Congratulations, Art in Transit winners
Entries have been carefully reviewed and the votes have been counted. Winning designs from artists across the state have been selected for a one-year outdoor urban exhibition.
Grand prize winner – Denny Schmickle
Out of all of the entries, judges unanimously agreed that Denny's submission was the clear winner. His design, "Visual Overload," focuses on how decoration, ornamentation and pattern intersect with concepts of culture and identity. As our grand prize winner, Denny's design will be proudly displayed on a Tulsa Transit bus in 2015, where it will receive more than four million impressions across the region.
Additional Art in Transit winners
There were many other outstanding Art in Transit winners whose art has been chosen to adorn bus shelters and benches throughout the area. Congratulations to all of this year's winners. Be sure to view our winners' bios and see other examples of their work.
Denny is an artist, designer and educator. His studio work focuses on how decoration, ornamentation and pattern intersect with concepts of culture and identity. Schmickle's hand-printed silkscreen concert posters, for local and internationally touring bands, have been featured in a number of exhibitions and publications. He received his bachelor's degree from the College of the Ozarks, and his MFA from the University of Nebraska. Schmickle is currently an Associate Professor and Department Head for Fine Arts at Rogers State University.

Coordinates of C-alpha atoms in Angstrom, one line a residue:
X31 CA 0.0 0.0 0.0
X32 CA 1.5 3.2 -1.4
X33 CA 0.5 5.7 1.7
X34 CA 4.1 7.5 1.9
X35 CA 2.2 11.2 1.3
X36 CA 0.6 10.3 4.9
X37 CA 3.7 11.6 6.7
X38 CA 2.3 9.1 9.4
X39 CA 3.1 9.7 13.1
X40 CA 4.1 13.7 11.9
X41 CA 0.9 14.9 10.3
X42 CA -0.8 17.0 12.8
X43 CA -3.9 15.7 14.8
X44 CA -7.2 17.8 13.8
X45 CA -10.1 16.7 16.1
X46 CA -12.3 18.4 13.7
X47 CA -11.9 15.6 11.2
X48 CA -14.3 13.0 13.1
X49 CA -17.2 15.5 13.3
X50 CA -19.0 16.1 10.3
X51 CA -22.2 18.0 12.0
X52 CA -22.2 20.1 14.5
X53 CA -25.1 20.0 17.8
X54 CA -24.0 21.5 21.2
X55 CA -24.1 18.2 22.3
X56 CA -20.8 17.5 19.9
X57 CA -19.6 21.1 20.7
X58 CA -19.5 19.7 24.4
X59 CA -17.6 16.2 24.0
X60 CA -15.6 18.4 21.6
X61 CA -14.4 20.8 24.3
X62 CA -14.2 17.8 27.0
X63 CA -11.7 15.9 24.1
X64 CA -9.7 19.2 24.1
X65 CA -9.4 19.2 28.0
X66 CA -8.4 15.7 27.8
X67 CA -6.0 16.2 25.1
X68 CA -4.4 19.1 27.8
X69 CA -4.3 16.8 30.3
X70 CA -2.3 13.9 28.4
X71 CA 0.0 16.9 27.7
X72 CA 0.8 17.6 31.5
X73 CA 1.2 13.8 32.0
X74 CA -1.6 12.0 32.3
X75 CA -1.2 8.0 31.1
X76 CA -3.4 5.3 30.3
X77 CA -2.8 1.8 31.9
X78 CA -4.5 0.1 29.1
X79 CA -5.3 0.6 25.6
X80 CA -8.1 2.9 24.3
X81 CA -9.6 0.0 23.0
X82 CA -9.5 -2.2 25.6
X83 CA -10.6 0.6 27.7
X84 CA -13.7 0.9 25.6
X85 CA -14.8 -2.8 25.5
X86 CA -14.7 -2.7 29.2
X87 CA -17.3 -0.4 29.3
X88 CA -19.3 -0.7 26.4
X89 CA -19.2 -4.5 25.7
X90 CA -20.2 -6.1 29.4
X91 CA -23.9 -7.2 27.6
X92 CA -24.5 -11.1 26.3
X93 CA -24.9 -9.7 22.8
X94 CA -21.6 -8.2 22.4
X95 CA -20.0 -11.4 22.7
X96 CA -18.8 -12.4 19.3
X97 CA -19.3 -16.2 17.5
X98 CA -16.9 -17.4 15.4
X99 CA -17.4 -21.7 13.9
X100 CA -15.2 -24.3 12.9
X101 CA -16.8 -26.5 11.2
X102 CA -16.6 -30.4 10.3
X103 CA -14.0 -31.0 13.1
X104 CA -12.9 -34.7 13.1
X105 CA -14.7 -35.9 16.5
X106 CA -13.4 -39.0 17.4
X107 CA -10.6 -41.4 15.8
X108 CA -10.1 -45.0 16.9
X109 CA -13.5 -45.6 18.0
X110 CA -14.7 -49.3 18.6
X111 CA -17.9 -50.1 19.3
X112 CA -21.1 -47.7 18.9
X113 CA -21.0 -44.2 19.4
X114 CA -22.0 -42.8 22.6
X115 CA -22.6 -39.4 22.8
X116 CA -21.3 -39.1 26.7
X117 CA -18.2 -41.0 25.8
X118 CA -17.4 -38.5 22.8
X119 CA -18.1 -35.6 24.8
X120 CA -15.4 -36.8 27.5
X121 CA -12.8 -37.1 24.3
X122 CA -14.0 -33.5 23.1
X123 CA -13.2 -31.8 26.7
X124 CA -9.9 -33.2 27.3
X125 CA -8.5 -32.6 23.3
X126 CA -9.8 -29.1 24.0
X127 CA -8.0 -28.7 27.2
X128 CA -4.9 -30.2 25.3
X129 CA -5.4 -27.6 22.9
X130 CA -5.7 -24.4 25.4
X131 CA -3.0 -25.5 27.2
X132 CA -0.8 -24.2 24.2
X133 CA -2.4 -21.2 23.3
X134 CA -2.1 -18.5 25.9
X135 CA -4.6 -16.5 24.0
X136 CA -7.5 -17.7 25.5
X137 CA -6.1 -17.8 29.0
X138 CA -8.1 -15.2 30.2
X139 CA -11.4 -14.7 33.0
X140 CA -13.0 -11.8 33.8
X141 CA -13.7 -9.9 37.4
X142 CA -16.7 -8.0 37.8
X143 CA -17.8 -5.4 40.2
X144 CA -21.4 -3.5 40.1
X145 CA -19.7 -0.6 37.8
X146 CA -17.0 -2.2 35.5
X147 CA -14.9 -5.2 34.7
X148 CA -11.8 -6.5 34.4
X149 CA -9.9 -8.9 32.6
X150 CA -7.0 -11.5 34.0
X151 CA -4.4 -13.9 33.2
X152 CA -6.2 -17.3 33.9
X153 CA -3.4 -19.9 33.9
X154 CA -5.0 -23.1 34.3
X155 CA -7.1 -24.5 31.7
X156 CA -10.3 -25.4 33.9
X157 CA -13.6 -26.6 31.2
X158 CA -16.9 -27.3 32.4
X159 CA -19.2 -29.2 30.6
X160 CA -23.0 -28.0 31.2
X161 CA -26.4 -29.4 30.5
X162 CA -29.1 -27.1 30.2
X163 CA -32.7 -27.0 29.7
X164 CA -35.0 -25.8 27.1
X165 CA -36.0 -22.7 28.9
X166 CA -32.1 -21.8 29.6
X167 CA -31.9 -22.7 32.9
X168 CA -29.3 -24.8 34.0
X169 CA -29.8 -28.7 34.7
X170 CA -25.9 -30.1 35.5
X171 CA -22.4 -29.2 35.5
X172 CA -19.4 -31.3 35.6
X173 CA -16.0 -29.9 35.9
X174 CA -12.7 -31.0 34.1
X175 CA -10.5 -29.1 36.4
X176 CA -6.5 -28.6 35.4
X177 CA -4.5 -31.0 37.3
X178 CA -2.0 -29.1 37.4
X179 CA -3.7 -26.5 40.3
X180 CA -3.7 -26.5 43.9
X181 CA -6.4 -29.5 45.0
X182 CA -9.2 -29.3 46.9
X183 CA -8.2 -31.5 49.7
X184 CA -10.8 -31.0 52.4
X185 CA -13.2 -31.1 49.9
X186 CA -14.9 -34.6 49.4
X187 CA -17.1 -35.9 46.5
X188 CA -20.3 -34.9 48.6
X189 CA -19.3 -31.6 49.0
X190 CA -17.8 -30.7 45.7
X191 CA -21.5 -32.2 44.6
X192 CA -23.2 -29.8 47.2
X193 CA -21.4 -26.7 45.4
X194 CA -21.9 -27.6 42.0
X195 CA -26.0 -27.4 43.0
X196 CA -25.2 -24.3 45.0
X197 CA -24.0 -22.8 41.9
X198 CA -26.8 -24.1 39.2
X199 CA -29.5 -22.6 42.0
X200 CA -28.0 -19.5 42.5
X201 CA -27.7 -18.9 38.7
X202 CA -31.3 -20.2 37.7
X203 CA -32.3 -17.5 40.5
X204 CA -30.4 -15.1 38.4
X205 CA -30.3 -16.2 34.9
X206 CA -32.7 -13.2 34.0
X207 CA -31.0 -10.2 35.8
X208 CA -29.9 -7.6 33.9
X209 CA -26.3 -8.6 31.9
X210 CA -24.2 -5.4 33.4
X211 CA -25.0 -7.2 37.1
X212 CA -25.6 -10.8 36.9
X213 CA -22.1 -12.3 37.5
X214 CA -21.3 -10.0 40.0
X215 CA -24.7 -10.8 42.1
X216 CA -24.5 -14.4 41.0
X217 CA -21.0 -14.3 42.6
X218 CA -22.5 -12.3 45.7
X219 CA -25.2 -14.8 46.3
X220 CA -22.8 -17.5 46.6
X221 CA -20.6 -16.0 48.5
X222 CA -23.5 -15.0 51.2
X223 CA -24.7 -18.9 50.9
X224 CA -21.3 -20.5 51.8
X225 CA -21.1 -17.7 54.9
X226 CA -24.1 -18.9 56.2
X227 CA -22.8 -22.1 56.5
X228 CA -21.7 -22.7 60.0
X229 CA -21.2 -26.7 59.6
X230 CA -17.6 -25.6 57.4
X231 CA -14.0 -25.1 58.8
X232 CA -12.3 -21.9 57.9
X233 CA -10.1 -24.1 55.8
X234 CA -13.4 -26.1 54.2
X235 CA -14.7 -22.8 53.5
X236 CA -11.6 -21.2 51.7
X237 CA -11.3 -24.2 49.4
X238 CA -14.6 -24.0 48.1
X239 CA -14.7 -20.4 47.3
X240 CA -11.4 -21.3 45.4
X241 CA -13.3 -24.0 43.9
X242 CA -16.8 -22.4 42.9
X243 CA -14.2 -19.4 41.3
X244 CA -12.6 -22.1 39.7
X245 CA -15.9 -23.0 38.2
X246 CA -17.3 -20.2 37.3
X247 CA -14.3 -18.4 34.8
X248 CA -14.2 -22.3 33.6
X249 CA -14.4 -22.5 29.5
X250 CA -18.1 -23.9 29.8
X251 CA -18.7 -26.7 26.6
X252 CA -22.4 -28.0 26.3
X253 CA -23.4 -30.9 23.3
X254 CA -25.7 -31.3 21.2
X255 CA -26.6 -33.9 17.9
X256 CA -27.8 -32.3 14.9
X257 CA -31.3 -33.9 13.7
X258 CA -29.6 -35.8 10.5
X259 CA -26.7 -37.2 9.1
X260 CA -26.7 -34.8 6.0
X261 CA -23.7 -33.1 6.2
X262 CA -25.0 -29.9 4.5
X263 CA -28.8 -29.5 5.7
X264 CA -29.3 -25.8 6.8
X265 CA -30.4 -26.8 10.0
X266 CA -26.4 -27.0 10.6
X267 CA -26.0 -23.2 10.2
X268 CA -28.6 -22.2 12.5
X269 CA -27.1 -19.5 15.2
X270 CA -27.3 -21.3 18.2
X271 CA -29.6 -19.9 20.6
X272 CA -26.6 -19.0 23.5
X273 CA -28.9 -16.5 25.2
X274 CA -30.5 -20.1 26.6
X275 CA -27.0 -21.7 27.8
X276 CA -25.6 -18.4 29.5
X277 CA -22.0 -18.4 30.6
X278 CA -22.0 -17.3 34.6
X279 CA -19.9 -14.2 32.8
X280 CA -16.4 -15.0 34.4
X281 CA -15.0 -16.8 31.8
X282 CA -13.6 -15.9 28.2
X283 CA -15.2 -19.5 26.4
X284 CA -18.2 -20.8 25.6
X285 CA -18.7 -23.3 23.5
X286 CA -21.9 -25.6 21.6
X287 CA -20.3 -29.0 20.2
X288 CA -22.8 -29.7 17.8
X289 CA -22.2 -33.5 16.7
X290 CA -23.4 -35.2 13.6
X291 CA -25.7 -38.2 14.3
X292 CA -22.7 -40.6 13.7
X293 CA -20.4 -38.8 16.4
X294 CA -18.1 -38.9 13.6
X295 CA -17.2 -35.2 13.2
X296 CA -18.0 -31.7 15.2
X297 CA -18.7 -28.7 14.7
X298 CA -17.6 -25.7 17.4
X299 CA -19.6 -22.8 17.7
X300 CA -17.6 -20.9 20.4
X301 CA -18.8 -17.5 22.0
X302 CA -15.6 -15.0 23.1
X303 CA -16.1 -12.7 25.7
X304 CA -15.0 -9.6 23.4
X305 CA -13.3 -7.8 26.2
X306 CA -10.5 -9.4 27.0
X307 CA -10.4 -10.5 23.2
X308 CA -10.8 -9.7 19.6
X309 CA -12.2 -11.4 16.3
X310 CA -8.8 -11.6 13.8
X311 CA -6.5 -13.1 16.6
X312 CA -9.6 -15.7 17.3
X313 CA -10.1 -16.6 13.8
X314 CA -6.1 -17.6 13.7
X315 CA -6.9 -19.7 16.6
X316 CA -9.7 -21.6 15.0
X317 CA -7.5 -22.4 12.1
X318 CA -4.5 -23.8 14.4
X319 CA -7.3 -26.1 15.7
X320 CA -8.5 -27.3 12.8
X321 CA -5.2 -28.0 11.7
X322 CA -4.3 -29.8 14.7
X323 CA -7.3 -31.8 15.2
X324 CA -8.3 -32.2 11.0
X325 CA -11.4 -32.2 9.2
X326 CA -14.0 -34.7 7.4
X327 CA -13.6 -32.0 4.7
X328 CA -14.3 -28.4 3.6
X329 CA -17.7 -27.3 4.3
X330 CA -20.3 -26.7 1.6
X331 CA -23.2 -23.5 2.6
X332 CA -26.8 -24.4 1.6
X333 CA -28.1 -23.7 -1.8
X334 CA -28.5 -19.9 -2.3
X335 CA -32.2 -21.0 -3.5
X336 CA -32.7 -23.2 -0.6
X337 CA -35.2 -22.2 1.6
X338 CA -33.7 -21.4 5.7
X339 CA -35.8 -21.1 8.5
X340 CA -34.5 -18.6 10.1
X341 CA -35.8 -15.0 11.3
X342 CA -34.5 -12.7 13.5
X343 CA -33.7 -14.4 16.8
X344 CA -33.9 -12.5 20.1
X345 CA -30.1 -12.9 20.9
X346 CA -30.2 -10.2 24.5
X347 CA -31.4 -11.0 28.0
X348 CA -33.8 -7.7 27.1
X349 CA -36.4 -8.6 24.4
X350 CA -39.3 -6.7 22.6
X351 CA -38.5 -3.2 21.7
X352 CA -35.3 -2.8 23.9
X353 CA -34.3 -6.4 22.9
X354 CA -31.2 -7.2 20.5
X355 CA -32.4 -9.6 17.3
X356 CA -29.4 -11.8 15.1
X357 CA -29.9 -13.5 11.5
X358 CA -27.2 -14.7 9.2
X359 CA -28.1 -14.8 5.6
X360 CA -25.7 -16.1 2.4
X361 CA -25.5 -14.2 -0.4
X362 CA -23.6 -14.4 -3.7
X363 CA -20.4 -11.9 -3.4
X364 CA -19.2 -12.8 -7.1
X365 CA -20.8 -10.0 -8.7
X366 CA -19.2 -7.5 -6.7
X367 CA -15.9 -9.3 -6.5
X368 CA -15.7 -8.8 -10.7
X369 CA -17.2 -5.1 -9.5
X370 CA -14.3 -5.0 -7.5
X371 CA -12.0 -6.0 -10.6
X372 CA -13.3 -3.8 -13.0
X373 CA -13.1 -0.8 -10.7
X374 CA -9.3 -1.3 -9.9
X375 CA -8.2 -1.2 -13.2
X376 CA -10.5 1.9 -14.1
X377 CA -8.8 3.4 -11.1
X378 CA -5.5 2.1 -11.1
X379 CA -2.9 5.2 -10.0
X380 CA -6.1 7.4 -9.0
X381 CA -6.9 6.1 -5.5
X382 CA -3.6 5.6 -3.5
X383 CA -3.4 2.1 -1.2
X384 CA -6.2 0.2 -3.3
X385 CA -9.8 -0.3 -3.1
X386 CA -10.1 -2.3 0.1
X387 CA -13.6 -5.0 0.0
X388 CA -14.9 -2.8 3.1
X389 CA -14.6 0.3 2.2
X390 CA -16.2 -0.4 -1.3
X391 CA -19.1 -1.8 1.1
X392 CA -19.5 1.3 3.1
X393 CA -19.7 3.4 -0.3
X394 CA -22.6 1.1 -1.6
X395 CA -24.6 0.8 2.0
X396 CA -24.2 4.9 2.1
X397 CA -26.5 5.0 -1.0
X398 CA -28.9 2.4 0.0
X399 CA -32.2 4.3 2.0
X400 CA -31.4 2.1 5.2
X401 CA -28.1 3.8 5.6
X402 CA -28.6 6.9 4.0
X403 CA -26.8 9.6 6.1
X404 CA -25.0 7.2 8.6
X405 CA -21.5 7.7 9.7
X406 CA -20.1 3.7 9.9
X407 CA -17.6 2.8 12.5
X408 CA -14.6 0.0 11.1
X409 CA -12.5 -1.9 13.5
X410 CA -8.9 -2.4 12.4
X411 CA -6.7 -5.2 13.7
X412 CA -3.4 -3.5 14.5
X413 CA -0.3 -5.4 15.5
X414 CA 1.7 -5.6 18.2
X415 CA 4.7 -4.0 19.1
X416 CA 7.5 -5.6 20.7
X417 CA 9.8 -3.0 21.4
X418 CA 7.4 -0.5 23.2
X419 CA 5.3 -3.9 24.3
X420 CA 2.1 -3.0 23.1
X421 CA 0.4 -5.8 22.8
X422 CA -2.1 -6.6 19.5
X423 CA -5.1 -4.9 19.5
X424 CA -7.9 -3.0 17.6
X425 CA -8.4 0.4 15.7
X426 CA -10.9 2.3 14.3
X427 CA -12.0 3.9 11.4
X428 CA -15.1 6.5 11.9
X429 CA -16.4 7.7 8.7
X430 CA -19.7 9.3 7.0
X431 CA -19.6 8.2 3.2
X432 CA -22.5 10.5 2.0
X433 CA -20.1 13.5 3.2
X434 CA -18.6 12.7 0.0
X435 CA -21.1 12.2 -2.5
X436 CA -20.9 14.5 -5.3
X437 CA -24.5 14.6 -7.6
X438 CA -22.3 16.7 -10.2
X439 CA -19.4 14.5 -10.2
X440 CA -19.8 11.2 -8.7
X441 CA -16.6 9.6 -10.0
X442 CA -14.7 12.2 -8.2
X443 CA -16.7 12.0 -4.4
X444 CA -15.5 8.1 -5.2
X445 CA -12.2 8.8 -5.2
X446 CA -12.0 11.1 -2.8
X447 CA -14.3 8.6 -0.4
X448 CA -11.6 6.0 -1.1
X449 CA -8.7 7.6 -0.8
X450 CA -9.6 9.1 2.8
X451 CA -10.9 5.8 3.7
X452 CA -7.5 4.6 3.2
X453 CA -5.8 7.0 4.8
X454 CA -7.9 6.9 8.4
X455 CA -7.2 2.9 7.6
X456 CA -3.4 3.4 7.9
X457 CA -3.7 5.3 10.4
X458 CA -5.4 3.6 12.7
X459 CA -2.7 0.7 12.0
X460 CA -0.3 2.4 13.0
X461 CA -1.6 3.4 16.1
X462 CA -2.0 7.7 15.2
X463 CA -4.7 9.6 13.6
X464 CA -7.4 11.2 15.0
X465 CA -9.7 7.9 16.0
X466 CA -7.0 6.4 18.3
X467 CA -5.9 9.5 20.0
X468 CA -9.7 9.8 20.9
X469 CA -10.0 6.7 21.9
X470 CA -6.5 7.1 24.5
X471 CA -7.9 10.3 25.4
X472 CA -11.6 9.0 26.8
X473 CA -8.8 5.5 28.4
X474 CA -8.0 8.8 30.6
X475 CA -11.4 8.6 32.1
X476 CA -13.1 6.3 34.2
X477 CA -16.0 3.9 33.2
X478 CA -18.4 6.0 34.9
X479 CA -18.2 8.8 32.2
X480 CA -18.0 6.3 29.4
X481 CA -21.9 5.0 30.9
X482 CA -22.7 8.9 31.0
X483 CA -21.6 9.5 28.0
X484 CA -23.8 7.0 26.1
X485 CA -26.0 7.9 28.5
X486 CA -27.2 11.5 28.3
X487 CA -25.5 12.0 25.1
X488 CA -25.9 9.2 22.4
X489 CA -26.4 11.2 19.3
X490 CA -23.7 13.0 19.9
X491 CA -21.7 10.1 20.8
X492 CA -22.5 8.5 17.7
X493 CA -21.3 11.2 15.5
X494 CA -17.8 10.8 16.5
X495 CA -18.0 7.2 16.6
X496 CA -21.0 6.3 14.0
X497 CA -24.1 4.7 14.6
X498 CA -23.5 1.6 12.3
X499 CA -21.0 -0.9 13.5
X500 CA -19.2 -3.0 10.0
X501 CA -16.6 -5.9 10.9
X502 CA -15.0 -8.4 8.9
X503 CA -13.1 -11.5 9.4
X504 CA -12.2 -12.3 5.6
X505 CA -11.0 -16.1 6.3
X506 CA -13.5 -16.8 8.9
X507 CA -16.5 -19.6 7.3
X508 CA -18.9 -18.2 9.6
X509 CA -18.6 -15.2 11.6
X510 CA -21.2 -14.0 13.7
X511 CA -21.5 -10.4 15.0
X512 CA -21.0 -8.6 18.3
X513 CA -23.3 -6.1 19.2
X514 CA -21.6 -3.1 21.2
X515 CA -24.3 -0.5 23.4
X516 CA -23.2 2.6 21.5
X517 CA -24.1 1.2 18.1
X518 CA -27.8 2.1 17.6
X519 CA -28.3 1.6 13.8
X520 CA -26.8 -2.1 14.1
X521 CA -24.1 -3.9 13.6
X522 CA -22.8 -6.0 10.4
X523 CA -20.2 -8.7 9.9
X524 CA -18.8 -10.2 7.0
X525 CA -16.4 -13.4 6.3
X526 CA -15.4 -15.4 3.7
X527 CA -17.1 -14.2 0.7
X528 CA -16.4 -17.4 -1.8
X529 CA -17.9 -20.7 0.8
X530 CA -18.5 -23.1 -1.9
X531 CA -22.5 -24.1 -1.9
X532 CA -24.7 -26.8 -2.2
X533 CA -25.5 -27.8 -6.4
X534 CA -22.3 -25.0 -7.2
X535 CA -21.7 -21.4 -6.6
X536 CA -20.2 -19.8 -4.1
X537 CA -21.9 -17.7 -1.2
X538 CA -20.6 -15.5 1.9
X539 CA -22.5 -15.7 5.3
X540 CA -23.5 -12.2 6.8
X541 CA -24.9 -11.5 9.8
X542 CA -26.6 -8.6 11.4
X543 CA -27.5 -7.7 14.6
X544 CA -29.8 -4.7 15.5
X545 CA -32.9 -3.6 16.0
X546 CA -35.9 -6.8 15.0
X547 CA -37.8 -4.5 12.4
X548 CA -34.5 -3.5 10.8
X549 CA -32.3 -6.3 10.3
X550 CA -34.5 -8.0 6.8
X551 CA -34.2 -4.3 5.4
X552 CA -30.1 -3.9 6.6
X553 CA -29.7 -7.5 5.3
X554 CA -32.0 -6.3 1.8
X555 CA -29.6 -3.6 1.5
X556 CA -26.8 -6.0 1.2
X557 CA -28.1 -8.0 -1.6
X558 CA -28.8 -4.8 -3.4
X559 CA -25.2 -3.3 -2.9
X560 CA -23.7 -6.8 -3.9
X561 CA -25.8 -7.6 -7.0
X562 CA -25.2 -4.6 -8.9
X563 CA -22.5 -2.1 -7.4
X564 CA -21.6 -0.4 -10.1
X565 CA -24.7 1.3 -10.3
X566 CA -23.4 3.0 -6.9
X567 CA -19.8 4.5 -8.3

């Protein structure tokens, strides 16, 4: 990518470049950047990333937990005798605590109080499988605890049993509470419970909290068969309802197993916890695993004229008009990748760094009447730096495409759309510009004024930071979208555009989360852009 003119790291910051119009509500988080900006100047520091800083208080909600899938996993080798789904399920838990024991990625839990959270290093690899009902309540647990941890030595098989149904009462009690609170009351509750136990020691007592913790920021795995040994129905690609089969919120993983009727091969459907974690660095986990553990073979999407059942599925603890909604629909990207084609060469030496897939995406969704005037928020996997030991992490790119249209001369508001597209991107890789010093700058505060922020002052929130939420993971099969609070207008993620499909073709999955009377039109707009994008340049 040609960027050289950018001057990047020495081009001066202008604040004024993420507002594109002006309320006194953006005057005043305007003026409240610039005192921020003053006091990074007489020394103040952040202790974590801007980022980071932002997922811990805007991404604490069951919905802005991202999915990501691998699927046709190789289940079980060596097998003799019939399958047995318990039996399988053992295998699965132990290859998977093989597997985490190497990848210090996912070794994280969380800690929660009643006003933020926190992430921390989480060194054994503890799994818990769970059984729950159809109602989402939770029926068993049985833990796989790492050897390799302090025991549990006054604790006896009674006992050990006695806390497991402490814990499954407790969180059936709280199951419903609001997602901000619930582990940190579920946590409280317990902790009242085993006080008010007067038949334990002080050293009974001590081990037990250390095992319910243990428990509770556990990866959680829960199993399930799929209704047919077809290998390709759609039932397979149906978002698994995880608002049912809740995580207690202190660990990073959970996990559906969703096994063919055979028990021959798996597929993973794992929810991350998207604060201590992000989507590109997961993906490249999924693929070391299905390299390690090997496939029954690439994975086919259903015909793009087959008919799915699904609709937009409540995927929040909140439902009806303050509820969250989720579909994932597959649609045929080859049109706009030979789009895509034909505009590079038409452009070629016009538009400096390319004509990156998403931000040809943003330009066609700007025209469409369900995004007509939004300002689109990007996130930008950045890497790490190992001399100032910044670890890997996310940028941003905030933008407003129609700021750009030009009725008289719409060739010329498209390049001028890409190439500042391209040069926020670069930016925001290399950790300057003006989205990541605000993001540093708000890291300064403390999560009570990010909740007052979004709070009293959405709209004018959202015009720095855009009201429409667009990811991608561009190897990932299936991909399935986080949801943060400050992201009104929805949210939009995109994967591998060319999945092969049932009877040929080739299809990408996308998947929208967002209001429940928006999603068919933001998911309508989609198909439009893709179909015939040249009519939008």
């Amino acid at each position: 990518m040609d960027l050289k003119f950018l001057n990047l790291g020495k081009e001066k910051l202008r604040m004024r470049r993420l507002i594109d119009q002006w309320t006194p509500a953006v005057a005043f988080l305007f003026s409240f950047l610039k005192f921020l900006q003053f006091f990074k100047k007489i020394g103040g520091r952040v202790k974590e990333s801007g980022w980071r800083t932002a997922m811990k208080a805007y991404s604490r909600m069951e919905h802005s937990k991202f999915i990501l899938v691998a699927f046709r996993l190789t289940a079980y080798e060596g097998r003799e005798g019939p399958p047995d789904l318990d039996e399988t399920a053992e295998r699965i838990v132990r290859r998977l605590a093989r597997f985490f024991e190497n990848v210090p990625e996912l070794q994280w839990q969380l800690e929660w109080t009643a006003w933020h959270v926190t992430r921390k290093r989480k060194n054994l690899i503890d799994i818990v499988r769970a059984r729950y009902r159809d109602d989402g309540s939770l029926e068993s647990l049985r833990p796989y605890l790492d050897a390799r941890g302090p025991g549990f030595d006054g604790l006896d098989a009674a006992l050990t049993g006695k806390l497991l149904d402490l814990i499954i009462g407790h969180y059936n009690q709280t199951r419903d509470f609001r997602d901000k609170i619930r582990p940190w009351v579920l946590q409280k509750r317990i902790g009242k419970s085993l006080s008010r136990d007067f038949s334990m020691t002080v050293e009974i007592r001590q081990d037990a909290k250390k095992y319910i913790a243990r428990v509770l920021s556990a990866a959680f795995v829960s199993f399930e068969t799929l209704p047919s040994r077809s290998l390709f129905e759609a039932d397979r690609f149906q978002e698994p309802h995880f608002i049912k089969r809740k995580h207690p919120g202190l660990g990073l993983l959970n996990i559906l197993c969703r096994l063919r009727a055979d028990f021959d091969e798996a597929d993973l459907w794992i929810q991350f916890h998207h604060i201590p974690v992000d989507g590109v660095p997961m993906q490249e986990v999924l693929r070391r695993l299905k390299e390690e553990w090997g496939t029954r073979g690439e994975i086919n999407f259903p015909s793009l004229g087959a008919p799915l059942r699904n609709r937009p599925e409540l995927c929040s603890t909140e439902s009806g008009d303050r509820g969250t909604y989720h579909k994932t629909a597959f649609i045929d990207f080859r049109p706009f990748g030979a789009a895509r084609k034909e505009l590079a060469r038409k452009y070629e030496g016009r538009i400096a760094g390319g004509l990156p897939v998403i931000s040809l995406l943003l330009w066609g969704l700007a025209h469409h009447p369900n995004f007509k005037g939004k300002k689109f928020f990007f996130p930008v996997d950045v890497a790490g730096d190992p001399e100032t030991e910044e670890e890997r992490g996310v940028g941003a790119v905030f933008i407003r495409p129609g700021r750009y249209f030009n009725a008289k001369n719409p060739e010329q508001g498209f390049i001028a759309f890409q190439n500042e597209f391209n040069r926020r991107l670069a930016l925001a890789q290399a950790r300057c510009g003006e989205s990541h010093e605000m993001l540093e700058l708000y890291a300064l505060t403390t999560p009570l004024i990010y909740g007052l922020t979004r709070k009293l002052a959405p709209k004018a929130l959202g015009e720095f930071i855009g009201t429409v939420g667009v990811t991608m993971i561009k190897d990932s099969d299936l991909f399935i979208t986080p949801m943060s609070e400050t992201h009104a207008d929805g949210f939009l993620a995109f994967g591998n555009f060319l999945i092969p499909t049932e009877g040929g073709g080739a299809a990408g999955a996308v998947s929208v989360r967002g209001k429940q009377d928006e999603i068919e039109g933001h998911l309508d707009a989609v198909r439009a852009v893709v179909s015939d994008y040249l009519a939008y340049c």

Dylan has been drawing for nearly 12 years, and his work has been described as dark, surreal or something out of a dream. Bowles has a fascination with surrealism. His motto for art is simply to throw logic out the window and create something crazy or bizarre, and see how things turn out. To Bowles, there is no such thing as bad art, just different styles. The 22-year-old, from Owasso, is currently pursuing his bachelor's degree in Graphic Design at Rogers State University.
Coleman became interested in photography at age 14, when he received his first camera. During high school, the native Tulsan spent his weekends at Tulsa Community College taking darkroom classes and his summers at the Oklahoma Summer Arts Institute at Quartz Mountain. Coleman received his BFA, with emphasis in photography, from the School of the Art Institute of Chicago. Currently, he works in the photo industry as an editor and fine artist. Coleman has also been an integral part in the foundation and formation of the in-progress Oklahoma School for Visual and Performing Arts.
Lea works mainly in graphite and charcoal, and has recently started painting with watercolors and acrylics. The 27-year-old student works at Tulsa Community College, and is also currently working to achieve her BFA at Rogers State University, by spring of 2017. As Runnels continues towards her degree, her goal is to learn more and to use more media in her art than she has in the past.